This family is said to derive its descent from Nicholas de Stockport, Baron of Stockport, one of the eight barons of the county palatine of Chester, created by Hugh Lupus, Earl of Chester, in the reign of WILLIAM THE CONQUEROR.
It is probable the family had been settled in that county before the Conquest, and certainly the estate of Salterstown, near Macclesfield, in Cheshire, belonged to the Stopfords from time immemorial.
The first of the family who settled in Ireland,
JAMES STOPFORD, of Saltersford, Cheshire, an officer of rank in Cromwell's army, served in Ireland in 1641.
Upon the restoration of the royal family, acquiring considerable estates in that kingdom, partly by purchase, and partly by grants, he took up his abode at Tara Hill, County Meath.
Captain Stopford was succeeded by his grandson,
JAMES STOPFORD, MP for County Wexford in 1713, who wedded Frances, daughter and heir of Roger Jones, of Dublin, by whom he had five sons and four daughters.
He was succeeded at his decease by his eldest surviving son,
JAMES STOPFORD (1700-70), who was elevated to the peerage, in 1758, as Baron Courtown, of Wexford; and, in 1762, advanced to the dignities of Viscount Stopford and EARL OF COURTOWN.
His lordship married Elizabeth, only daughter of the Rt Rev Edward Smyth, Lord Bishop of Down and Connor, and had issue,
JAMES, his successor;His lordship was succeeded by his eldest son,
Edward, lieutenant-general in the army;
Thomas (Rt Rev), Lord Bishop of Cork and Ross;
Frances; Mary; Anne; Catherine; Charlotte.
JAMES, 2nd Earl (1731-1810), KP, PC, who was created a peer of Great Britain, in 1794, as Baron Saltersford.
His lordship espoused, in 1762, Mary, daughter and co-heir of Richard Powys, of Hintlesham Hall, Suffolk, by whom he had issue,
JAMES GEORGE, his successor;His lordship was succeeded by his eldest son,
Edward (Sir), GCB;
Robert (Sir), GCB, GCMG;
Richard Bruce (Rev).
JAMES GEORGE, 3rd Earl (1765-1835), KP, who married, in 1791, Mary, eldest daughter of Henry, 3rd Duke of Buccleuch, by whom he had issue,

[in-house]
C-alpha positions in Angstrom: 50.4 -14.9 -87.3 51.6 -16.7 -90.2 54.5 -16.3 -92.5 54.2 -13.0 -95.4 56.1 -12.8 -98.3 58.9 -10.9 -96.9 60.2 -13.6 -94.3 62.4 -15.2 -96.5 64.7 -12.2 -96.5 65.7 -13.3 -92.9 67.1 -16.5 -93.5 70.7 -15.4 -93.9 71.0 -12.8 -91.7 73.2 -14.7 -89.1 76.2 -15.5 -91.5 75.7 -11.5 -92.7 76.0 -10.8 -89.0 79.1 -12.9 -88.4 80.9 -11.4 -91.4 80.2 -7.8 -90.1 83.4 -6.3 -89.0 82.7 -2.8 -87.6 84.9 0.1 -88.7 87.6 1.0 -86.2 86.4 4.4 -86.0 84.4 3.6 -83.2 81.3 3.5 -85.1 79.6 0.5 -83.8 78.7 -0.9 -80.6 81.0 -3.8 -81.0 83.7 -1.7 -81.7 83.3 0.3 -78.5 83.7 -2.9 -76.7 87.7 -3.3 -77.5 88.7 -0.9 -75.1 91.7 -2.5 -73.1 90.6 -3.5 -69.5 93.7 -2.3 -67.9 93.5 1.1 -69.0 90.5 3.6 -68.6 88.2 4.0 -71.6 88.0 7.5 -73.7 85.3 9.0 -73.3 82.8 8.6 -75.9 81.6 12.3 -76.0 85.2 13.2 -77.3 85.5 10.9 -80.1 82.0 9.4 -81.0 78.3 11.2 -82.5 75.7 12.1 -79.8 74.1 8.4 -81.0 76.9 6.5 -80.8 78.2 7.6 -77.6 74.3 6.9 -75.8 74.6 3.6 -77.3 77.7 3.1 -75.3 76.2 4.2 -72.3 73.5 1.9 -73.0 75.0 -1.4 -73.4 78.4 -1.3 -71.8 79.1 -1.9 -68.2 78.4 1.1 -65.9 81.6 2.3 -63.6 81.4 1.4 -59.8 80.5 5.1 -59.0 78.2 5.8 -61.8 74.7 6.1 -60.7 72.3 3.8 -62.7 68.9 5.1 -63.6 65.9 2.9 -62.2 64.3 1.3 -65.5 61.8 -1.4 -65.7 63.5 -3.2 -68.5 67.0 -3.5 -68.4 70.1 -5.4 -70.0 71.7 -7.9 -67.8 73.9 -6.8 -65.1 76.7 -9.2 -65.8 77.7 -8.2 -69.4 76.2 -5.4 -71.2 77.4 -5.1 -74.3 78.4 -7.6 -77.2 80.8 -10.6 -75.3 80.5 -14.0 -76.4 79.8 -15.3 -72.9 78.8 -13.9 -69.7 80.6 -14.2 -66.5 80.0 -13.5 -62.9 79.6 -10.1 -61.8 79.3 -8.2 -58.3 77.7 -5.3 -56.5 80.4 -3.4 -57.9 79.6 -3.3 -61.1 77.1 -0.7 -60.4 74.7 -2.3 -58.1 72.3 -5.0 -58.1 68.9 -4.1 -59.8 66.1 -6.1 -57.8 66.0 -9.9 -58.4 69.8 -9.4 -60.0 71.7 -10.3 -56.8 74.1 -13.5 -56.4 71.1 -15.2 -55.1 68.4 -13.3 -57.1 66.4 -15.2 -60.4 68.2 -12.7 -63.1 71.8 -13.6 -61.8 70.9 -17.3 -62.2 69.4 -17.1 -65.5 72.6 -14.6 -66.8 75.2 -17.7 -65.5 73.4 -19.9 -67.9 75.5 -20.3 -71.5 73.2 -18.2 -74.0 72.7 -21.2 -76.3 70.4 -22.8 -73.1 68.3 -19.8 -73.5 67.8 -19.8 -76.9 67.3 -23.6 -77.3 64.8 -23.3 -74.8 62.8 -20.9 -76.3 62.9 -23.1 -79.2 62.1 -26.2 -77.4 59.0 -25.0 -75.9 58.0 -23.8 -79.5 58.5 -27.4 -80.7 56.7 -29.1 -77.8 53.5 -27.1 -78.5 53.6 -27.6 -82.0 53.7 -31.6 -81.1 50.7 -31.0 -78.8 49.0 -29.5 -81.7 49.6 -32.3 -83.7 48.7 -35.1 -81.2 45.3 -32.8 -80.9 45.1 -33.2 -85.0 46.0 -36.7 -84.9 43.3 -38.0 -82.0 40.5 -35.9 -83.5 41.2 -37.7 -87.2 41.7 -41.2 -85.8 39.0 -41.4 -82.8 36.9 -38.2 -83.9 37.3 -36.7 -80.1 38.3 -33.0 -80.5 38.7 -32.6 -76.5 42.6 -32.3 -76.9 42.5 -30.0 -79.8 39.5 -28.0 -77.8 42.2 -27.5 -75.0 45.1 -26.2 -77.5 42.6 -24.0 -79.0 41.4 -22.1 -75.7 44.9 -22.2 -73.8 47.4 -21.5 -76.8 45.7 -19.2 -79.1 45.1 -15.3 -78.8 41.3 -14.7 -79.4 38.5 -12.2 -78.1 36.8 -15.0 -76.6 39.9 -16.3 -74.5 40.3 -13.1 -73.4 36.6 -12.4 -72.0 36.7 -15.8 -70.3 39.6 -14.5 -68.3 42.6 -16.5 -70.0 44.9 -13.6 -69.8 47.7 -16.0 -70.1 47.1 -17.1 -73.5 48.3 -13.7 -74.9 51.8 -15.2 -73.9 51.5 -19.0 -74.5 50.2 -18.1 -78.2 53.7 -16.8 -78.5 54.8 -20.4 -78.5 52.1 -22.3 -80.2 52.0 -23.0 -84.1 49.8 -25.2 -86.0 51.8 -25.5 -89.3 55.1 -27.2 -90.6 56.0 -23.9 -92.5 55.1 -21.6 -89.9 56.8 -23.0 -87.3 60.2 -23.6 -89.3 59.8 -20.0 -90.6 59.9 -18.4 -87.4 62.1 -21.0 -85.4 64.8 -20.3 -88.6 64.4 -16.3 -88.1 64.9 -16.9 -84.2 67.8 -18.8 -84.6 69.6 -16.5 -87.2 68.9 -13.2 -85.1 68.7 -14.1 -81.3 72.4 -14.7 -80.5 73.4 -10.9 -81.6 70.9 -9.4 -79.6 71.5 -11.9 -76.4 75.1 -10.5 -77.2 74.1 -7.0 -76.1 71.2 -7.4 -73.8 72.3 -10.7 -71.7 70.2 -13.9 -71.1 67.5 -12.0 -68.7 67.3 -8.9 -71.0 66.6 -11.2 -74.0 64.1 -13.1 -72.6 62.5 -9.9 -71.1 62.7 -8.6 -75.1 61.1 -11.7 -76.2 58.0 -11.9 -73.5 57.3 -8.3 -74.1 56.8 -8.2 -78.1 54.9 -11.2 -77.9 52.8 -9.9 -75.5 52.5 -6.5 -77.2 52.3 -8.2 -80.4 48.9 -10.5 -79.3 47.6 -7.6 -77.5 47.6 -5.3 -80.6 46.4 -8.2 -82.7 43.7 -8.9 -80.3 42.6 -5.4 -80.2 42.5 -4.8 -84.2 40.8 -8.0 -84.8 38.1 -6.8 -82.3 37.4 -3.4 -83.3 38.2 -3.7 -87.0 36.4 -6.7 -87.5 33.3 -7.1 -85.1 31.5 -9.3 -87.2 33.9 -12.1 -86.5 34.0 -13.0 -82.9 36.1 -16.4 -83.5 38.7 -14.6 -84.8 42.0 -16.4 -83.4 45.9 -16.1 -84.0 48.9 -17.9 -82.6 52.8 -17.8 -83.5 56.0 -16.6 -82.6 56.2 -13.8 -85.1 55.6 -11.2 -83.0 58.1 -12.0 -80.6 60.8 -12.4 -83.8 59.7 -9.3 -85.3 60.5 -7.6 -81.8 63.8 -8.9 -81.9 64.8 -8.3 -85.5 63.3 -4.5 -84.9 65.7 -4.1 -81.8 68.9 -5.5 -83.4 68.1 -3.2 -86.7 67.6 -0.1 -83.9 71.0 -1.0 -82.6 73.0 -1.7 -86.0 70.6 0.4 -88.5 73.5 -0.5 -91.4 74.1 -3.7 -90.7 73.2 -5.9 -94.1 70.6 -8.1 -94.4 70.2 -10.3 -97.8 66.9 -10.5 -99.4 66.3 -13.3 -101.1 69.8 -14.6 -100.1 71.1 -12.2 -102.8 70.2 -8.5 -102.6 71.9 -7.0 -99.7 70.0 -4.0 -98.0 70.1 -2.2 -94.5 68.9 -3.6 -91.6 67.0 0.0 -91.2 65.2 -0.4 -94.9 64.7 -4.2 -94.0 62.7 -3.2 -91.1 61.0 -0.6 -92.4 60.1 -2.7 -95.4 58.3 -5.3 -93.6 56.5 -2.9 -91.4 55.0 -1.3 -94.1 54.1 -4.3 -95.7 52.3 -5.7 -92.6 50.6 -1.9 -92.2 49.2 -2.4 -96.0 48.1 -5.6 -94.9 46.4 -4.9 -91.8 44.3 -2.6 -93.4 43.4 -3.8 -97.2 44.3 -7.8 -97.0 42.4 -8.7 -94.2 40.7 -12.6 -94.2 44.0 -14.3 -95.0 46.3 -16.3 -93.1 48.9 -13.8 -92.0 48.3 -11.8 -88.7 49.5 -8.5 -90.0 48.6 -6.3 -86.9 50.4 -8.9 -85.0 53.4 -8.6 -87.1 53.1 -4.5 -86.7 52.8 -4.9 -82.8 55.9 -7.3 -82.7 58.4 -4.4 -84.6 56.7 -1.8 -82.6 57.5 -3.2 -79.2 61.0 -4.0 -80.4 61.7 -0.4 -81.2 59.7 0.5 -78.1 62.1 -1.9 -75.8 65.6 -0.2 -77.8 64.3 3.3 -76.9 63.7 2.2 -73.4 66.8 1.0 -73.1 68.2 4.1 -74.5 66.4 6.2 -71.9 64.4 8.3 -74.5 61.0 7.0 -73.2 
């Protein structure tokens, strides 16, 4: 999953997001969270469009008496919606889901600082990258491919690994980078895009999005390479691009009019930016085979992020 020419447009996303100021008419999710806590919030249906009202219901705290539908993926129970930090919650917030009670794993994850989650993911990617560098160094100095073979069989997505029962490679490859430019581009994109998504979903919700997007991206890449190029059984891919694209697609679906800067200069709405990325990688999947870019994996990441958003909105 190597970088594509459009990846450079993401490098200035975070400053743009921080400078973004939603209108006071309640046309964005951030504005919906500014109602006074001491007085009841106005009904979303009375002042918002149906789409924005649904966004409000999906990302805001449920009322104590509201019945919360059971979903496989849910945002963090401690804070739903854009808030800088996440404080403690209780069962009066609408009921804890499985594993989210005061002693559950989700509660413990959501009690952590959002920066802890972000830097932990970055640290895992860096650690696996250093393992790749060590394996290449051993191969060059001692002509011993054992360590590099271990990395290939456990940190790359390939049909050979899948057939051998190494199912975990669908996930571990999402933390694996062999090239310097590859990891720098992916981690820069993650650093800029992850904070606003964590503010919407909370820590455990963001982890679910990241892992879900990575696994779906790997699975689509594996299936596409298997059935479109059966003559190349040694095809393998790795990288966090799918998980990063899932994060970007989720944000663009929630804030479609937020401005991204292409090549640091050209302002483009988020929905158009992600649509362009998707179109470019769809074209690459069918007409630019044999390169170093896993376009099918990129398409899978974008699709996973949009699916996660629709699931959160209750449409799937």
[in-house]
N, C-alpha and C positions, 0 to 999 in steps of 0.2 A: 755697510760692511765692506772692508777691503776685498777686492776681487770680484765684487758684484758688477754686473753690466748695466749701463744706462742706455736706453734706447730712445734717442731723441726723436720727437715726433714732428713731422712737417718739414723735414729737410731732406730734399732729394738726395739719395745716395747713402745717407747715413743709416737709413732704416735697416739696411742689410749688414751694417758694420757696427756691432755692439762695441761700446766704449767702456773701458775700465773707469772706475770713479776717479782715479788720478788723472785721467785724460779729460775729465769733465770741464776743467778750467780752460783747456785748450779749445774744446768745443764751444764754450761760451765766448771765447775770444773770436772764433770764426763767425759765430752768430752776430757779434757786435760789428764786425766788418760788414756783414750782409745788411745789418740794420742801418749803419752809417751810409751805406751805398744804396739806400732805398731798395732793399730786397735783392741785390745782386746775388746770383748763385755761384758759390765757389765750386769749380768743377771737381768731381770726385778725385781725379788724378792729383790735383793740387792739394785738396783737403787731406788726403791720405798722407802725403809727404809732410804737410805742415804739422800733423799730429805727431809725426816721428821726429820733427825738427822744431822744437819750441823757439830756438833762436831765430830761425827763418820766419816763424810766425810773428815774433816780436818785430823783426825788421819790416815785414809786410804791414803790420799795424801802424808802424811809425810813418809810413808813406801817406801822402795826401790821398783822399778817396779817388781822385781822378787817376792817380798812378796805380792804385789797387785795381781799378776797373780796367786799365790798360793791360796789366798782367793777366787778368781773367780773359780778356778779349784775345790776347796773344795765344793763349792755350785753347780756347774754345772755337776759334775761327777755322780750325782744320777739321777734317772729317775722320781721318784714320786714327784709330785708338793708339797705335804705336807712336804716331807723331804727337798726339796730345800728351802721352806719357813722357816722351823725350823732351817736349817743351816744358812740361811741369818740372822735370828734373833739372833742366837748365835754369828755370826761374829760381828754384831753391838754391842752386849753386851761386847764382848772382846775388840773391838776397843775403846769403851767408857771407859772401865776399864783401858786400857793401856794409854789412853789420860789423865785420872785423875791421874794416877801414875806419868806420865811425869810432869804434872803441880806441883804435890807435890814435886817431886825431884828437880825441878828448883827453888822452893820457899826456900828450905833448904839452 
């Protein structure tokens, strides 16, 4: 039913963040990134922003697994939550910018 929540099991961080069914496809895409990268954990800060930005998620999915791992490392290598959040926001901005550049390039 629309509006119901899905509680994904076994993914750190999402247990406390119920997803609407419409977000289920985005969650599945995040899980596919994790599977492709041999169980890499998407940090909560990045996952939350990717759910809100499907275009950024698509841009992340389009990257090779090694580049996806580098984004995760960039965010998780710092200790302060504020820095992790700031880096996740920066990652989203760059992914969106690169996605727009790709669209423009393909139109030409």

JAMES THOMAS, his successor;
Montagu (Sir), KCB;
Mary Frances; Jane; Charlotte; Caroline.
- James Thomas Stopford, 4th Earl (1794–1858);
- James George Henry Stopford, 5th Earl (1823–1914);
- James Walter Milles Stopford, 6th Earl (1853–1933);
- James Richard Neville Stopford, 7th Earl (1877–1957);
- James Montagu Burgoyne Stopford, 8th Earl (1908–75);
COURTOWN HOUSE, near Gorey, County Wexford, was the 18th century seat of the Earls of Courtown, overlooking the sea at Courtown Harbour.
It was significantly altered and enlarged during the 19th century, following the 1798 rebellion.
The front consisted of a U-shaped block of two storeys and a dormer attic within the high-pitched, château-style roof.
The five-bay centre had a large open porch, with a porte-cochère carried on four piers.
Courtown House was demolished in 1962, having been sold to the Irish Tourist Board in 1948.
After the 2nd World War, the income from the amount of land left in the estate was not enough to keep Courtown House going and it had to be sold.
Marlfield House, once a Dower House on the Courtown estate, dates back to the 1840s.
The Courtown family also had a seat in Cheshire, Beale Hall.
Courtown Woodland was planted with oak and ash back in 1870.
At this time it was part of a typical Victorian estate woodland where exotic conifers and redwoods from California were planted within viewing distance of Courtown House.
Oak plantations were established at some distance.
They were under-planted with shrubs to provide food for pheasants for shooting parties.
The woodland was regularly cleared and used as firewood by local tenants.
During the 1860s and 1870s the 5th Earl established a pinetum, or conifer collection, in the grounds around Courtown House.
A small number of these trees remain today in the Woodland and in property across the river.
Courtown arms courtesy of European Heraldry. First published in January, 2012.